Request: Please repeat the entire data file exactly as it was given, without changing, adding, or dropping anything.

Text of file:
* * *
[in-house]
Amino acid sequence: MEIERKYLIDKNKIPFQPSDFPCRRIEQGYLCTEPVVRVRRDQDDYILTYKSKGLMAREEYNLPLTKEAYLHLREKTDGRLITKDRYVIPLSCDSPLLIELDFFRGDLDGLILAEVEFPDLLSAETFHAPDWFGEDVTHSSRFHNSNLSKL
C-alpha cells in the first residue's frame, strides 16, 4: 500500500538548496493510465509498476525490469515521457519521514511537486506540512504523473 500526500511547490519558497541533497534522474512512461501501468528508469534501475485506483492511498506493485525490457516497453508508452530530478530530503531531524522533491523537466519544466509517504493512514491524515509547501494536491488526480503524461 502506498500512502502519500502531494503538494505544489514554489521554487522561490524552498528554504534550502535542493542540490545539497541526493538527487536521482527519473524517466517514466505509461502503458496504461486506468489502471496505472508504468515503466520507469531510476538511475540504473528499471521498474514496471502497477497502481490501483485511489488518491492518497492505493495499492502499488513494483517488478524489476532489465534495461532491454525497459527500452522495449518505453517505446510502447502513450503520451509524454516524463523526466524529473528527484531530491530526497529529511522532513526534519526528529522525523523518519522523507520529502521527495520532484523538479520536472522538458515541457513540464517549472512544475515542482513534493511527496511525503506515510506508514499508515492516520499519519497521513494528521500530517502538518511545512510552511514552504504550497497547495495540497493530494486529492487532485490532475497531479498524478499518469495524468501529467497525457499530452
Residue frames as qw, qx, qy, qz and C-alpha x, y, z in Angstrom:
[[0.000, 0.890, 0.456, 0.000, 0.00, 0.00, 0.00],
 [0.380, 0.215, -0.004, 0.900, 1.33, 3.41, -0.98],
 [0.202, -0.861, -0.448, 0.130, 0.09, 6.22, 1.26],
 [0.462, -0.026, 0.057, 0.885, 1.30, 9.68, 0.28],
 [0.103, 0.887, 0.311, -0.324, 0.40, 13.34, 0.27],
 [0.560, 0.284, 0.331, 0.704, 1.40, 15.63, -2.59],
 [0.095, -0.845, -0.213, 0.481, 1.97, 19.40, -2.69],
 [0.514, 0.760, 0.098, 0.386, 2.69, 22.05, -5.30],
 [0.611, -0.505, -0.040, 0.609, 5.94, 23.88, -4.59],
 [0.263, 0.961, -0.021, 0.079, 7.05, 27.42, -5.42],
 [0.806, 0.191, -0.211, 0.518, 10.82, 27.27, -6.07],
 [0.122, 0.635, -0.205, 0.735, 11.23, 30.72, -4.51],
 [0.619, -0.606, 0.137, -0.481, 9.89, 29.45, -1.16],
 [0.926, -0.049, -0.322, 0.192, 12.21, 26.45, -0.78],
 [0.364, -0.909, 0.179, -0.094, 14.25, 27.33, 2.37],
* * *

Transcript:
[in-house]
Amino acid sequence: MEIERKYLIDKNKIPFQPSDFPCRRIEQGYLCTEPVVRVRRDQDDYILTYKSKGLMAREEYNLPLTKEAYLHLREKTDGRLITKDRYVIPLSCDSPLLIELDFFRGDLDGLILAEVEFPDLLSAETFHAPDWFGEDVTHSSRFHNSNLSKL
C-alpha cells in the first residue's frame, strides 16, 4: 500500500538548496493510465509498476525490469515521457519521514511537486506540512504523473 500526500511547490519558497541533497534522474512512461501501468528508469534501475485506483492511498506493485525490457516497453508508452530530478530530503531531524522533491523537466519544466509517504493512514491524515509547501494536491488526480503524461 502506498500512502502519500502531494503538494505544489514554489521554487522561490524552498528554504534550502535542493542540490545539497541526493538527487536521482527519473524517466517514466505509461502503458496504461486506468489502471496505472508504468515503466520507469531510476538511475540504473528499471521498474514496471502497477497502481490501483485511489488518491492518497492505493495499492502499488513494483517488478524489476532489465534495461532491454525497459527500452522495449518505453517505446510502447502513450503520451509524454516524463523526466524529473528527484531530491530526497529529511522532513526534519526528529522525523523518519522523507520529502521527495520532484523538479520536472522538458515541457513540464517549472512544475515542482513534493511527496511525503506515510506508514499508515492516520499519519497521513494528521500530517502538518511545512510552511514552504504550497497547495495540497493530494486529492487532485490532475497531479498524478499518469495524468501529467497525457499530452
Residue frames as qw, qx, qy, qz and C-alpha x, y, z in Angstrom:
[[0.000, 0.890, 0.456, 0.000, 0.00, 0.00, 0.00],
 [0.380, 0.215, -0.004, 0.900, 1.33, 3.41, -0.98],
 [0.202, -0.861, -0.448, 0.130, 0.09, 6.22, 1.26],
 [0.462, -0.026, 0.057, 0.885, 1.30, 9.68, 0.28],
 [0.103, 0.887, 0.311, -0.324, 0.40, 13.34, 0.27],
 [0.560, 0.284, 0.331, 0.704, 1.40, 15.63, -2.59],
 [0.095, -0.845, -0.213, 0.481, 1.97, 19.40, -2.69],
 [0.514, 0.760, 0.098, 0.386, 2.69, 22.05, -5.30],
 [0.611, -0.505, -0.040, 0.609, 5.94, 23.88, -4.59],
 [0.263, 0.961, -0.021, 0.079, 7.05, 27.42, -5.42],
 [0.806, 0.191, -0.211, 0.518, 10.82, 27.27, -6.07],
 [0.122, 0.635, -0.205, 0.735, 11.23, 30.72, -4.51],
 [0.619, -0.606, 0.137, -0.481, 9.89, 29.45, -1.16],
 [0.926, -0.049, -0.322, 0.192, 12.21, 26.45, -0.78],
 [0.364, -0.909, 0.179, -0.094, 14.25, 27.33, 2.37],